Does the Choice of Model or Benchmark Affect Inference in Measuring Mutual Fund Performance?
57 Pages Posted: 16 Mar 2006
Date Written: January 31, 2006
We address the practical question of whether investors and researchers are likely to make invalid inferences about fund manager performance when using the wrong model and/or benchmark. We consider three well-known models, those of Jensen (1968), Treynor and Mazuy (1966), and Henriksson and Merton (1981), and two commonly used timing benchmarks, the S&P 500 index and CRSP value-weighted index. Although prior studies recognize the possibility of model and benchmark misspecification, the existing literature does not explore empirically the existence, magnitude, and significance, if any, of potential inferential errors. Based on Monte Carlo simulations calibrated to real mutual fund data, we find that: (1) model misspecification results in severely biased measures of both selectivity and timing ability, especially for extreme (good and bad) performers; (2) but biases in measures of overall performance are economically insignificant; (3) benchmark misspecification results in qualitatively similar difficulties, with the addition that overall performance as well can be biased; and (4) model and benchmark misspecification do not appreciably alter the power to detect ability and distinguish a good fund from a bad fund. These results are robust to alternative asset pricing specifications, alternative simulation schemes, varying length of the return series, and periodicity of the simulated series. The use of daily fund returns amplifies our conclusions about the biases induced by model misspecifications. Moreover, the biases we identify appear to be difficult to correct by using standard model selection criteria and misspecification tests. If the benchmark is known but the timing model is not, investors should use measures of overall performance to evaluate funds and managers.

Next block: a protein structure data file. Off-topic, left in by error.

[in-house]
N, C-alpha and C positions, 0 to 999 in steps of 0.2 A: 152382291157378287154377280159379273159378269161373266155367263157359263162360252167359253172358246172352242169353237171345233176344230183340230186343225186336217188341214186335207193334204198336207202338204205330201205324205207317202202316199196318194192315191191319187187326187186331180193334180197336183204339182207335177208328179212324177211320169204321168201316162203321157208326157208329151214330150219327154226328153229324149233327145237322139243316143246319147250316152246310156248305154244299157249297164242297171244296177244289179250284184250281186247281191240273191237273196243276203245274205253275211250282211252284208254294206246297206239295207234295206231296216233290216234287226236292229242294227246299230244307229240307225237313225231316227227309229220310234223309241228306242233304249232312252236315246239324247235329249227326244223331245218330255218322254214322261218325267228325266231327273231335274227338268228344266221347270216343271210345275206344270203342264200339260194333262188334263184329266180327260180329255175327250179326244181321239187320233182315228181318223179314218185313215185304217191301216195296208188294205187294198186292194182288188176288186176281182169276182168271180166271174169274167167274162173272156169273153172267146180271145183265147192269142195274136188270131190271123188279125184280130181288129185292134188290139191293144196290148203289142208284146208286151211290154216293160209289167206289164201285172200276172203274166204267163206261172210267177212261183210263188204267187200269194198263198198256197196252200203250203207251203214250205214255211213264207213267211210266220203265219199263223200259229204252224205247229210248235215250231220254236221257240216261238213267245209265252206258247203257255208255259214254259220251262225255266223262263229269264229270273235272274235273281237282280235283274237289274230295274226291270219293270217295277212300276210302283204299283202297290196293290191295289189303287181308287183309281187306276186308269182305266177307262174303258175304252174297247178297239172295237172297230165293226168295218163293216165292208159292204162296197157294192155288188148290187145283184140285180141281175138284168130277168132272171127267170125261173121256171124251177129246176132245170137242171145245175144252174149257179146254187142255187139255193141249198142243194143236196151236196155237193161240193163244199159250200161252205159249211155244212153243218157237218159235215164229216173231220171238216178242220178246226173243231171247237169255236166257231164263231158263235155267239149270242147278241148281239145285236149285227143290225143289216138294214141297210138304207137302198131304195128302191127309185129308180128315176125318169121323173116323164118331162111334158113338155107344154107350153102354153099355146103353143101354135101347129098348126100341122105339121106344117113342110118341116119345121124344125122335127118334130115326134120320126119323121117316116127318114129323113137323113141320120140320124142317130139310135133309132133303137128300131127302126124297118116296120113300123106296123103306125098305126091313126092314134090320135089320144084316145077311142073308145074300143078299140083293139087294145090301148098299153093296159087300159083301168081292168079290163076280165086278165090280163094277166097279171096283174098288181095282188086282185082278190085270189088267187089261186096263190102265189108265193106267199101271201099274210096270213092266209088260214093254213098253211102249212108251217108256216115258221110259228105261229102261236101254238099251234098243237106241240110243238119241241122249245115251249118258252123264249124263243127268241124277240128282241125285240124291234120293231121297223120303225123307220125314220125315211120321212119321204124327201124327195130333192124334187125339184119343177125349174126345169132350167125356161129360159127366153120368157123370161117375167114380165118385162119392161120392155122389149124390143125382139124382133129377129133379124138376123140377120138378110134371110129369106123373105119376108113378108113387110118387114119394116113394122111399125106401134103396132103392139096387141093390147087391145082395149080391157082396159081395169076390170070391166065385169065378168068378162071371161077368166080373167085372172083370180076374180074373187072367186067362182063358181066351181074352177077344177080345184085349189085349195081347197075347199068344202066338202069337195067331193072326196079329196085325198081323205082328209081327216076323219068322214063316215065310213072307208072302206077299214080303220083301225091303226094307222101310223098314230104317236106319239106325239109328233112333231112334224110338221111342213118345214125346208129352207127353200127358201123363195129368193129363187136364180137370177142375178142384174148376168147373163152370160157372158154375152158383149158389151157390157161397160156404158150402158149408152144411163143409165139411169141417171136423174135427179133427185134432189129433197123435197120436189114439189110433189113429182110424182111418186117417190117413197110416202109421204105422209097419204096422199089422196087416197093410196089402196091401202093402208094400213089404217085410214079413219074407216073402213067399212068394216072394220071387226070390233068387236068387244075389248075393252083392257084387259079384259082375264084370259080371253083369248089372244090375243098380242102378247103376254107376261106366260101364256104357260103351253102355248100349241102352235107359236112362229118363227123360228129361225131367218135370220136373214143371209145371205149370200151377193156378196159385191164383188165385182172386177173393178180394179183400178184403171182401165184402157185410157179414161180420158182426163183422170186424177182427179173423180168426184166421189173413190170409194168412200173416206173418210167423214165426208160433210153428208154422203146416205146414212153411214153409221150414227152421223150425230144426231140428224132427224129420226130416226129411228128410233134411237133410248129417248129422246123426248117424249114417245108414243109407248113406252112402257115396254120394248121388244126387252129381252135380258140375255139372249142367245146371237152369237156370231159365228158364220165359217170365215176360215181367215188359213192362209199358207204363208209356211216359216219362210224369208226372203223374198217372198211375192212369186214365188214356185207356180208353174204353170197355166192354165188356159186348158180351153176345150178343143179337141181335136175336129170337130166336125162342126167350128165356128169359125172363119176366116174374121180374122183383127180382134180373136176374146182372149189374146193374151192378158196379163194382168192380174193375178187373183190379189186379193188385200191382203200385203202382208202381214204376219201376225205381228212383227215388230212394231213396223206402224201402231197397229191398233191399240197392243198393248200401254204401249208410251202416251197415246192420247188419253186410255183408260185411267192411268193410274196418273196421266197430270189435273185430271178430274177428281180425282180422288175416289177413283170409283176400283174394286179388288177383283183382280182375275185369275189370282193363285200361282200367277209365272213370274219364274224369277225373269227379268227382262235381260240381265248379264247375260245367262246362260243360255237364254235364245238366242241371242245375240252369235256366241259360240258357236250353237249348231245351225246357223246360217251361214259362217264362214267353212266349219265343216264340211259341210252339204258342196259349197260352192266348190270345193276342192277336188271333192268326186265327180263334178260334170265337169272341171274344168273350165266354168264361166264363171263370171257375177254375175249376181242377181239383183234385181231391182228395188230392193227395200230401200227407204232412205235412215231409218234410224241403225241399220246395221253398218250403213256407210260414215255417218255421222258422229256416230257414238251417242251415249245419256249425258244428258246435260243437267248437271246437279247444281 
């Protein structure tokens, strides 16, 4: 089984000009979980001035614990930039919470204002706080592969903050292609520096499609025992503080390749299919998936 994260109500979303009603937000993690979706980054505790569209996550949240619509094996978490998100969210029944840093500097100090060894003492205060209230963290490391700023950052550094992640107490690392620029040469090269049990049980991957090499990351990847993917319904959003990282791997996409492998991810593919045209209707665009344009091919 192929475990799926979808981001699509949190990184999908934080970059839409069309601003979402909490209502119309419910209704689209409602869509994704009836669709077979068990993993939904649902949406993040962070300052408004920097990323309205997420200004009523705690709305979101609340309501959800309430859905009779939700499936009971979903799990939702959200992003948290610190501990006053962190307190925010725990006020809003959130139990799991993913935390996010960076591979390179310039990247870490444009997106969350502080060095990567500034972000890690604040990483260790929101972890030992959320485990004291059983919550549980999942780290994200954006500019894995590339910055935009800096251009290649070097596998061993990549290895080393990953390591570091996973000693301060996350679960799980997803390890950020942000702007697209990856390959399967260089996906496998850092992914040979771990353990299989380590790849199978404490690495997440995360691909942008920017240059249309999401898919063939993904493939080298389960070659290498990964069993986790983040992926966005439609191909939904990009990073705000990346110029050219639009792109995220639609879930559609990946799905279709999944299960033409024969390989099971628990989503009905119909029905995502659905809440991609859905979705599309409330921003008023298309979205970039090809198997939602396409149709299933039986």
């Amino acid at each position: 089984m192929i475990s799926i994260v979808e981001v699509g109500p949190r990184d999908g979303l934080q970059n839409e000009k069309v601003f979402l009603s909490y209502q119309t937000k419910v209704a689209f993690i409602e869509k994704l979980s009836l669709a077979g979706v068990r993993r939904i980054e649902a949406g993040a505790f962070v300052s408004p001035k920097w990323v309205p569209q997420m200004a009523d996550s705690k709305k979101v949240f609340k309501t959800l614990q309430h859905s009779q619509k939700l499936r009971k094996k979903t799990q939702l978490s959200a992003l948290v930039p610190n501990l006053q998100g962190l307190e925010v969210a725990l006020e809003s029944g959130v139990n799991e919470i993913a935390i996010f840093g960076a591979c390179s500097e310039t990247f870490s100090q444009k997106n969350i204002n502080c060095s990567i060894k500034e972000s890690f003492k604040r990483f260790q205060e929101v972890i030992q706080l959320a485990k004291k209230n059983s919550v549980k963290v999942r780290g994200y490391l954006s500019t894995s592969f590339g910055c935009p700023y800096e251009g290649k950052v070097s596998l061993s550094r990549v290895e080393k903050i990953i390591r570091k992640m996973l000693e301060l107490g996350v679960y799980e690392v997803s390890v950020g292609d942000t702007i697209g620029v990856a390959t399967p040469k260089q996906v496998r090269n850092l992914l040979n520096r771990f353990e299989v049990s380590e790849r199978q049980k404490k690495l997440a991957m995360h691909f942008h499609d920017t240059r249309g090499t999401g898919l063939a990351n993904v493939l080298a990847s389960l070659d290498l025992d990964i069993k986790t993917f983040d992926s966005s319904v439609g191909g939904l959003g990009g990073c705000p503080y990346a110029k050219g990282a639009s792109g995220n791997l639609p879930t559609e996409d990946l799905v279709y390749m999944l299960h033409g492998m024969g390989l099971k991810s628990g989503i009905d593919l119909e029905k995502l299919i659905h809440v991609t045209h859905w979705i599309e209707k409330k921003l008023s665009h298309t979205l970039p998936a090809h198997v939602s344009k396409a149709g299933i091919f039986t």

Keywords: Mutual Funds Performance, Market Timing, Model Misspecification, Bootstrap
JEL Classification: G12, G20, G23
Suggested Citation: Suggested Citation